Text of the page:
a visit to Churchill Downs

Though I had once before laid eyes on the iconic twin spires of Churchill Downs, I had never been to the races there until this weekend.  This weekend was my sixth time in Louisville, Kentucky, and Saturday I finally went to tour the Kentucky Derby museum and attend the races at Churchill Downs.

My day started with a visit to Barbaro.  His final resting place is here, with a captivating statue of him in full flight.

Barbaro, forever in flight.

The museum is right next to the track, so I showed up a couple of hours before post time.  That way, I had the chance to take a stroll through horse racing history at the museum, and then watch all the races.  The museum does a walking tour, which shows you around the grounds, and points out some of the history of Churchill Downs and the Kentucky Derby.

Behind the museum, the silks of the latest Kentucky Derby winner festoon the jockey statue.  This year: California Chrome.
Behind the museum, the silks of the latest Kentucky Derby winner festoon the jockey statue. This year: California Chrome.
The paddock is one of my favourite parts of any racetrack, and Churchill's is lush and green.
The paddock is one of my favourite parts of any racetrack, and Churchill’s is lush and green.
A sun-bathed moment with Aristides: first winner of the Kentucky Derby, and perpetual guardian of the Churchill paddock.
A sun-bathed moment with Aristides: first winner of the Kentucky Derby, and perpetual guardian of the Churchill paddock.
Pat Day, all-time leading rider at Churchill Downs, may not have grown to five feet tall in real life...but he is five feet tall in this paddock statue.
Pat Day, all-time leading rider at Churchill Downs, may not have grown to five feet tall in real life…but he is five feet tall in this paddock statue.
I'm not there with a horse, at least not yet, but at least I have now seen the view from the Churchill winners' circle.
I’m not there with a horse, at least not yet, but at least I have now seen the view from the Churchill winners’ circle.

After the walking tour of the grounds, we returned to the museum.  Out behind the museum, they actually have horses on site.  Miniature horse Winston is an institution: he is 21 years old, and has lived at the Kentucky Derby Museum for nineteen of those years.  They also have different Thoroughbreds who take up residence there at times.  Now Twinspired lives there, quite apt given his name.  Twinspired finished seventeenth in the 2011 Kentucky Derby, after hitting the board in both the Spiral and the Blue Grass that year.  He currently stands at stud in Ohio, but is living at the Derby museum now that it is no longer breeding season.  He is a gorgeous grey with a very cute pink spot on his nose.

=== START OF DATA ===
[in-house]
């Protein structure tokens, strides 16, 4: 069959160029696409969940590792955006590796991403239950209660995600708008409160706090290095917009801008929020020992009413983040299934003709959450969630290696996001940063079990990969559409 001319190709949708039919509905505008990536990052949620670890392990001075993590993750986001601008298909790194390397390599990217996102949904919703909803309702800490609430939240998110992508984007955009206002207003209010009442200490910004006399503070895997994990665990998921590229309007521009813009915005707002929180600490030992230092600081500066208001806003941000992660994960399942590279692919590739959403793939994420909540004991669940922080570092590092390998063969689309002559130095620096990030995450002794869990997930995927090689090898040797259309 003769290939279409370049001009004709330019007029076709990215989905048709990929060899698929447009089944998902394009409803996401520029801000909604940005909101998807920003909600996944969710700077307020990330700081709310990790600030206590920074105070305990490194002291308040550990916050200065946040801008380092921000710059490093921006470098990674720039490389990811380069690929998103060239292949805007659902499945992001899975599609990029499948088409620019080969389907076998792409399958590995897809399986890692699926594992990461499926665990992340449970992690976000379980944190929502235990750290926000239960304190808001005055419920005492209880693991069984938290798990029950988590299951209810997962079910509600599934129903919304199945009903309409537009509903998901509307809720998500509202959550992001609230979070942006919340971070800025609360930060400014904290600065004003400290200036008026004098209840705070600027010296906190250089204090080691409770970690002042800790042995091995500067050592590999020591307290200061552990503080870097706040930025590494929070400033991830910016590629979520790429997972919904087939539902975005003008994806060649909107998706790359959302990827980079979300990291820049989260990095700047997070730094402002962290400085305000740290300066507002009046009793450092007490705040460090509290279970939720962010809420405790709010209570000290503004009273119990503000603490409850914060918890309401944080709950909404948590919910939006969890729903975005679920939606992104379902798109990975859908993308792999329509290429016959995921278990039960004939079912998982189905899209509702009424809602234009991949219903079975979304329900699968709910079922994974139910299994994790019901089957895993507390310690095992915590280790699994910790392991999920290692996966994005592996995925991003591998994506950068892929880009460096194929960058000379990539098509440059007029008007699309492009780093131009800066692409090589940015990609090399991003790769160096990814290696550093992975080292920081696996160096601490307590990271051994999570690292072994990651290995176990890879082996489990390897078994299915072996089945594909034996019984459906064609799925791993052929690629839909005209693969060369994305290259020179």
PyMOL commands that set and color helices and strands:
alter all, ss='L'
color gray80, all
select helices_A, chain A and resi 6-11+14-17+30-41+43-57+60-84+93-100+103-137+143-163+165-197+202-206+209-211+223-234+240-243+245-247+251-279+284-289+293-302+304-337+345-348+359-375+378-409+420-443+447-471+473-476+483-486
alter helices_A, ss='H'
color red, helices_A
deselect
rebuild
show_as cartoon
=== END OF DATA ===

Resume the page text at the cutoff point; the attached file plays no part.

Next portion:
Twinspired and Winston really love their hay.
Twinspired and Winston really love their hay.

In the garden near where the horses live, the Derby museum has the walk of champions.  Five Kentucky Derby winners are laid to rest there.  Visiting Swaps made a particular impression on me, given that California Chrome’s trainer Art Sherman had been Swaps’s exercise rider, and Swaps had been the only other California-bred to win the Kentucky Derby.

Dust Commander, Carry Back, Sunny's Halo, Brokers Tip, and Swaps.
Dust Commander, Carry Back, Sunny’s Halo, Brokers Tip, and Swaps.

Around the corner in the garden is Eight Belles’ final resting place, along with a statue.  I love the way her mane is forever blowing in the breeze.

The Eight Belles statue is very modern, and very shiny.
The Eight Belles statue is very modern, and very shiny.

After touring the track and the garden outside the museum, I walked through the exhibits of the Derby museum.  It was full of racing history, and seeing all the old jockey silks was particularly neat.  I could have sat and watched Derby replays all day…but constrained myself to watching just one, Mine That Bird’s win.

The Dumb Ass Partners did pick brilliant shades of purple and green for their blinkers.  Also, the nasal strip on the California Chrome statue is a nice touch.
The Dumb Ass Partners did pick brilliant shades of purple and green for their blinkers. Also, the nasal strip on the California Chrome statue is a nice touch.
Inside the first electric starting gate used at the Derby, this is the closest I will ever get to being a jockey.
Inside the first electric starting gate used at the Derby, this is the closest I will ever get to being a jockey.